Pamela Rosales (14:04):

<laugh> and d a, we're actually working on providing workshops like in person to states with the Federal Reserve Bank like

Christopher Mitchell (14:12):

Massachusetts. Yes. Where you have a really good partner, Deanne <laugh>. Yeah.

Pamela Rosales (14:16):

Yes. And also we did one last week, I believe, or the week before at, in North Carolina. Mm-hmm. <affirmative>. and I will be going to the one in New York, so I've kind of been focused on that.

Christopher Mitchell (14:28):

Mm-hmm. <affirmative>, what happens there?

Pamela Rosales (14:30):

So we are actually working on coming out with a state toolkit to help states, you know, figure out what to do with this money. Mm-hmm. <affirmative> not that we're telling states what to do, but what are those best practices. and then also helping them with the resources that are out there. the tools that we have with N D I A, like asset mapping, things like that. and then I will be there to do a digital inclusion 1 0 1 and that, that's part of all of the training. So it's just kind of getting those folks antiquated with what digital equity is and the resources that are available for them so that they know how to use this money wisely. Cuz this is the, this is, this, is it

Christopher Mitchell (15:09):

The people who are coming in to do this work on digital equity, I'm wondering where are they coming from? Right. Because like on, when I look at infrastructure side, it's like there's thousands of people working for ISPs or telecom, you know, like there's a whole industry of people that have been doing broadband work and we need a lot more, and we don't have as many in policy, but there's still like a lot of people who have been working in an industry, right. Digital equity is like, I feel like we've seen a lot of people from LI libraries and, you know, peop groups that were doing this work like, like non-profit groups locally. But is there other, other places where we see people like moving into this industry?

Pamela Rosales (15:44):

So yes. Yes. To libraries, yes. To social service work social services, nonprofits because they're the ones that are working with those clients. helping them with those federal, getting those federal programs and those benefits. and that's kind of how I came into this work because there's actually a name for what my clients were experiencing. And so I kind of am able to come to it with that lens. Mm-hmm. <affirmative>, those are like the main ones that I think about.

Christopher Mitchell (16:13):

Mm-hmm. <affirmative>. And what about an Indian country? I mean, do we see sort of similar people coming out of those other spaces or you know, where are people coming from to do this work, do you think?

Davida Delmar (16:22):

Yes. Tribal ISPs. we see interest in libraries but then tribal libraries can be maybe under staff already, already, you know, or have priorities in other areas or may not be central to like the community or what ha whatever it may be. but I even we're hearing from different communities, of course every community is different, but from one community I heard that they got into broadband through the missing, murdered indigenous women initiative in terms of creating more safety in their community. And what they found was, this was pre pandemic. They wanted to increase their cell phone towers, you know to increase connectivity so that people can actually make phone calls. So that was what was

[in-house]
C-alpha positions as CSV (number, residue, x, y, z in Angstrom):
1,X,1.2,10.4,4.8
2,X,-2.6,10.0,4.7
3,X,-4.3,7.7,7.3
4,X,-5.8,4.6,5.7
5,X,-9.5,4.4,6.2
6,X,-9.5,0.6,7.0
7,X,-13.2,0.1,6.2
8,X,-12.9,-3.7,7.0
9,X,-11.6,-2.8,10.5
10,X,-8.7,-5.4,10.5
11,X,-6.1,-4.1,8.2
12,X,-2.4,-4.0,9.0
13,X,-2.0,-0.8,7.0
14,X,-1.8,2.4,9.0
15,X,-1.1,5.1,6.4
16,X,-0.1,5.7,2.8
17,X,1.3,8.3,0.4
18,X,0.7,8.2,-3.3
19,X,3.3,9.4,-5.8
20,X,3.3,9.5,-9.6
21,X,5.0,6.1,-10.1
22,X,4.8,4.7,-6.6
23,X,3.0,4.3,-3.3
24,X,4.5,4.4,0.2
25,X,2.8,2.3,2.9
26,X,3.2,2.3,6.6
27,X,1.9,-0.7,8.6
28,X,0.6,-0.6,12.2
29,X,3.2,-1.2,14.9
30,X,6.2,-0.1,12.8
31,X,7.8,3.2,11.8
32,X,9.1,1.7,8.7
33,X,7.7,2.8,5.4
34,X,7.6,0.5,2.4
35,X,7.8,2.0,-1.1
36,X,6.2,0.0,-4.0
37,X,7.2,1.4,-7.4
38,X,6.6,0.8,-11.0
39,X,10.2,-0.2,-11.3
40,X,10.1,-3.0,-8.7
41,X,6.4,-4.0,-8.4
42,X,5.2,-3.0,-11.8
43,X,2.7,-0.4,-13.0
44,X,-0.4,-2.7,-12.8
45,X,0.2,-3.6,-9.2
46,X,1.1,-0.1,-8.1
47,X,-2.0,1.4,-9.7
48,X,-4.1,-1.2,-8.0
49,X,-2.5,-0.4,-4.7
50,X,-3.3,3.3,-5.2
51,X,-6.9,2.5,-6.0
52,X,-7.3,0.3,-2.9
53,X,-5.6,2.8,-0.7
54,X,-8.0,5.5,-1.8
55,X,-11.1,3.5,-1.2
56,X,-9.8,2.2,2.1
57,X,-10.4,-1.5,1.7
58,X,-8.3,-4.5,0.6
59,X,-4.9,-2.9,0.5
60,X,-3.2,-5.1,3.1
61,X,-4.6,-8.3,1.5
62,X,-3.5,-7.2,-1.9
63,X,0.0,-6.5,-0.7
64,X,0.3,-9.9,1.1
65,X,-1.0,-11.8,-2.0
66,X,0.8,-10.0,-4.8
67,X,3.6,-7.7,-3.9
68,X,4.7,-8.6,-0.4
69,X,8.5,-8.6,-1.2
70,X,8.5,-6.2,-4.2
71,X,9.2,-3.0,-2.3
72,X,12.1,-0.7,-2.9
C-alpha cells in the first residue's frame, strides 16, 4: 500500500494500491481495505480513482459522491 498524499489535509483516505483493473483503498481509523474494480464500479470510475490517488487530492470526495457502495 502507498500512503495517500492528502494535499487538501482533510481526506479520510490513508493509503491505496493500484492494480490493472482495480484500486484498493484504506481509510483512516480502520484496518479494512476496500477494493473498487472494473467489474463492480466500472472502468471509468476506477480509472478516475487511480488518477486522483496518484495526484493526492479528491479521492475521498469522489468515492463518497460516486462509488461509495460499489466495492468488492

Christopher Mitchell (17:08):

Like emergency phone calls? Yeah,

Davida Delmar (17:10):

Exactly. Or even just, you know, exactly. So that they can stay, stay connected cuz they kept on losing signal. Mm-hmm. <affirmative>. but then of course the pandemic hit and they realized it's not just, you know, their cell phone, it's the internet too. And it all played into impacting, you know, the rates of folks who were going missing or who maybe were lost or whoever it might be. And so that key part of safety is like what brought them into broadband, which I thought was, you know, a really cool perspective in terms of how we approach it from different areas, right? Mm-hmm. <affirmative>. but then of course other things are happening in terms of like folks from the elder centers are probably the low hanging fruit in a lot of tribal communities. Cuz not only are they wanting to stay connected within like through their devices and through different community members and things like that, but also elders are usually in a, in a leadership position cuz they can impact the way decisions are made at the tribal council level and how it's affecting their community.


So what do they need? They need connectivity and of course they're getting those skills at their elder center, but also asking, you know, why aren't we staying connected to folks on the reservation and those who live off the reservation? Cuz of course I think like 75, 70% of, of tribal members live offers, you know, in major cities and things like that. So they have connectivity, but are they connecting back to tribal lands? so those are probably like the two key things that I've kind of heard recently where I'm kind of not necessarily surprised, but just like I, I see them having more of a voice in terms of like, why are we doing this work? Right? Why do we need connectivity and why is broadband important? I

Pamela Rosales (18:51):